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Preschool teacher Lainy Morse has been out of work for more than two months. But the Portland, Ore., child care center where she worked is considering a reopening. Morse is dreading the idea, as much as she loves the infants and toddlers she cared for.
“They always have snotty faces. It’s just one cold after another,” she says. “It feels just like an epicenter for spreading disease. And it feels really scary to go back to that.”
In addition to risking infection with COVID-19, going back to work would also mean a cut in pay for Morse. Thanks to the extra $600 a week in unemployment benefits the federal government’s been offering during the pandemic, Morse and her fellow teachers are actually making more now than they did on the job.
“It’s terrible to say, but we’re all doing better now,” she says. “It’s hard to think about going back to work in this pandemic and getting paid less than we are right now when we’re safe and at home in quarantine.”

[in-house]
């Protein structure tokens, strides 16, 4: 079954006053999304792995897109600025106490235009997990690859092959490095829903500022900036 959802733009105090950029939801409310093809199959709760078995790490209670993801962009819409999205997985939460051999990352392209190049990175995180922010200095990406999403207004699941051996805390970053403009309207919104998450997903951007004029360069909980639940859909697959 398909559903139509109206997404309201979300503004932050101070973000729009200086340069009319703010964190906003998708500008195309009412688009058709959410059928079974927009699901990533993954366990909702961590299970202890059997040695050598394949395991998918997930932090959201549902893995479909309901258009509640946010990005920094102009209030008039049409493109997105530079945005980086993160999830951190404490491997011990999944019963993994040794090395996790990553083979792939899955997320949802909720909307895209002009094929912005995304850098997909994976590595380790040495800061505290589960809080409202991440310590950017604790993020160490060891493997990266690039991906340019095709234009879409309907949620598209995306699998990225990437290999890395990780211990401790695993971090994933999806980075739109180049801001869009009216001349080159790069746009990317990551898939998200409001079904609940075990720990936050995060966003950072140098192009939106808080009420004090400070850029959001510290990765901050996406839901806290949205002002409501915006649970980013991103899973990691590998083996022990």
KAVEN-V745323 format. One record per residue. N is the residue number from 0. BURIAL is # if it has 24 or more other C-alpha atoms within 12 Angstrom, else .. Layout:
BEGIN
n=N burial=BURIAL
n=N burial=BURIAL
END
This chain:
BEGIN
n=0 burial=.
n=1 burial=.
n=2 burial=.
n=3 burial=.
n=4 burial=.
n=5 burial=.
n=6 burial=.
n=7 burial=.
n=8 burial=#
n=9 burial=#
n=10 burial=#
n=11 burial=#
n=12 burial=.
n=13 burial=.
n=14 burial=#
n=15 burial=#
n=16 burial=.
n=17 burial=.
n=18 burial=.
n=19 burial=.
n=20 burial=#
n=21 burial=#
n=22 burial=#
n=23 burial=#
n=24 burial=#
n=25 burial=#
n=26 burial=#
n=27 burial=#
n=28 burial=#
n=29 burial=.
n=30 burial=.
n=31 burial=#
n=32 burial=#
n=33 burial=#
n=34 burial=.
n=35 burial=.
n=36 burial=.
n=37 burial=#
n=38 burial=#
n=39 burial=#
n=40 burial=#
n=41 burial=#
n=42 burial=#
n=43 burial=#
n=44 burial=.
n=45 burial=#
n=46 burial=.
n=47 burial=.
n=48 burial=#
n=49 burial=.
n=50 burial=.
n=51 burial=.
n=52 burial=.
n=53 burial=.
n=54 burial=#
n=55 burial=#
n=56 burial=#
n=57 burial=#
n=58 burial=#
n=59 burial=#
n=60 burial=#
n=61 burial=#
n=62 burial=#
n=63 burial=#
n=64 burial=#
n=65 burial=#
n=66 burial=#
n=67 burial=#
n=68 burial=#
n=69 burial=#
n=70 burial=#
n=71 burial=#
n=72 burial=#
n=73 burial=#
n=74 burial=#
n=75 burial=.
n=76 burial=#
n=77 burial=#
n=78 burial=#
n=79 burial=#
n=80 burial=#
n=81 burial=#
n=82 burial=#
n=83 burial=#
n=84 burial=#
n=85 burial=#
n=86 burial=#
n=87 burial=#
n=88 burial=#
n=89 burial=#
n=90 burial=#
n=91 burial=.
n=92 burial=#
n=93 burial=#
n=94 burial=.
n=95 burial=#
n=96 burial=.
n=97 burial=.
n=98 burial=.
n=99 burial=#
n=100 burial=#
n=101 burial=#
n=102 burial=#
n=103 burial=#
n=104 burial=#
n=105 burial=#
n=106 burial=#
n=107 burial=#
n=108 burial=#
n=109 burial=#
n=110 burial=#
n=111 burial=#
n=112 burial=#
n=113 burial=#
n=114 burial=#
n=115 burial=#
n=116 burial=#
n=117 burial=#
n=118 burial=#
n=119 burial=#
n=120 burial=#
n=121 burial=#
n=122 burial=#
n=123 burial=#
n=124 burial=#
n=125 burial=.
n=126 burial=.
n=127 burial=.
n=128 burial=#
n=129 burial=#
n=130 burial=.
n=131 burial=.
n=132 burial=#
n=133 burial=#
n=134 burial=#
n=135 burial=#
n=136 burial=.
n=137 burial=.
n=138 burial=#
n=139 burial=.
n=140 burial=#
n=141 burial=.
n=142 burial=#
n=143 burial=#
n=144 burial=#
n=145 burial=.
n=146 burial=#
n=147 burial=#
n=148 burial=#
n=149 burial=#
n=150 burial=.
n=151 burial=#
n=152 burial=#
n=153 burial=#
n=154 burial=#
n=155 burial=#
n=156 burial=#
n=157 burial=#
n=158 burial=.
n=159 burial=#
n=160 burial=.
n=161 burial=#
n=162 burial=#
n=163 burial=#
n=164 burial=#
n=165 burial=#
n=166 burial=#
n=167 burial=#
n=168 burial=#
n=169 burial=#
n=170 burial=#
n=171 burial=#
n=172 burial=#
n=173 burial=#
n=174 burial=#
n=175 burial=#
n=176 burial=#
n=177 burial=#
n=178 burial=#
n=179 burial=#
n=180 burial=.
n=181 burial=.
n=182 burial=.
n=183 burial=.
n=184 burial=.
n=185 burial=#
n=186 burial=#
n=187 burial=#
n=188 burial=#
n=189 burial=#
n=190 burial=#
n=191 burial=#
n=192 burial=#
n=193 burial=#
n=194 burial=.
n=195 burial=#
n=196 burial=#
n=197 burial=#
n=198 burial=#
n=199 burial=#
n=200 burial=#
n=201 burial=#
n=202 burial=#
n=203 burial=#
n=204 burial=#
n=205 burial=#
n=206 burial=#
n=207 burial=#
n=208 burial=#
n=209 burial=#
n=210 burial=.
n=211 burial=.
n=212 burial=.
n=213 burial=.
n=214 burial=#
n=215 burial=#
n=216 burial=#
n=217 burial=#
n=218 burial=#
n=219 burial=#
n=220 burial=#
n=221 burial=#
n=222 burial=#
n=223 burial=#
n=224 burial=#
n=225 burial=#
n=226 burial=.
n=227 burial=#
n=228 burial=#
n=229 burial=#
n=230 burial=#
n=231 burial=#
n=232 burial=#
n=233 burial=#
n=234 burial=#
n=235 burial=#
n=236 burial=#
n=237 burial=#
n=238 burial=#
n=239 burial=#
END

It’s a dilemma that millions of unemployed Americans may face as businesses around the country start to reopen. And it’s a question lawmakers will be wrestling with, as they debate whether to extend the supplemental unemployment benefits past July.
The Cracker Barrel restaurant where Avery Adams worked has just resumed limited indoor dining again, after weeks of takeout-only service. But the Gravel Switch, Ky., resident is in no hurry to go back.
“I don’t feel like it’s over yet,” Adams says, pointing to a jump in coronavirus deaths in Kentucky at the beginning of last week. “I would wait to see, as things reopen, if the caseload increases again.”
The restaurant has been patient about recalling workers, and Adams has decided to stay home for now. Mostly he’s concerned for the safety of the four elderly relatives he lives with. But the extra $600 he’s…
Go to the news source: For Many, $600 Jobless Benefit Makes It Hard To Return To Work : NPR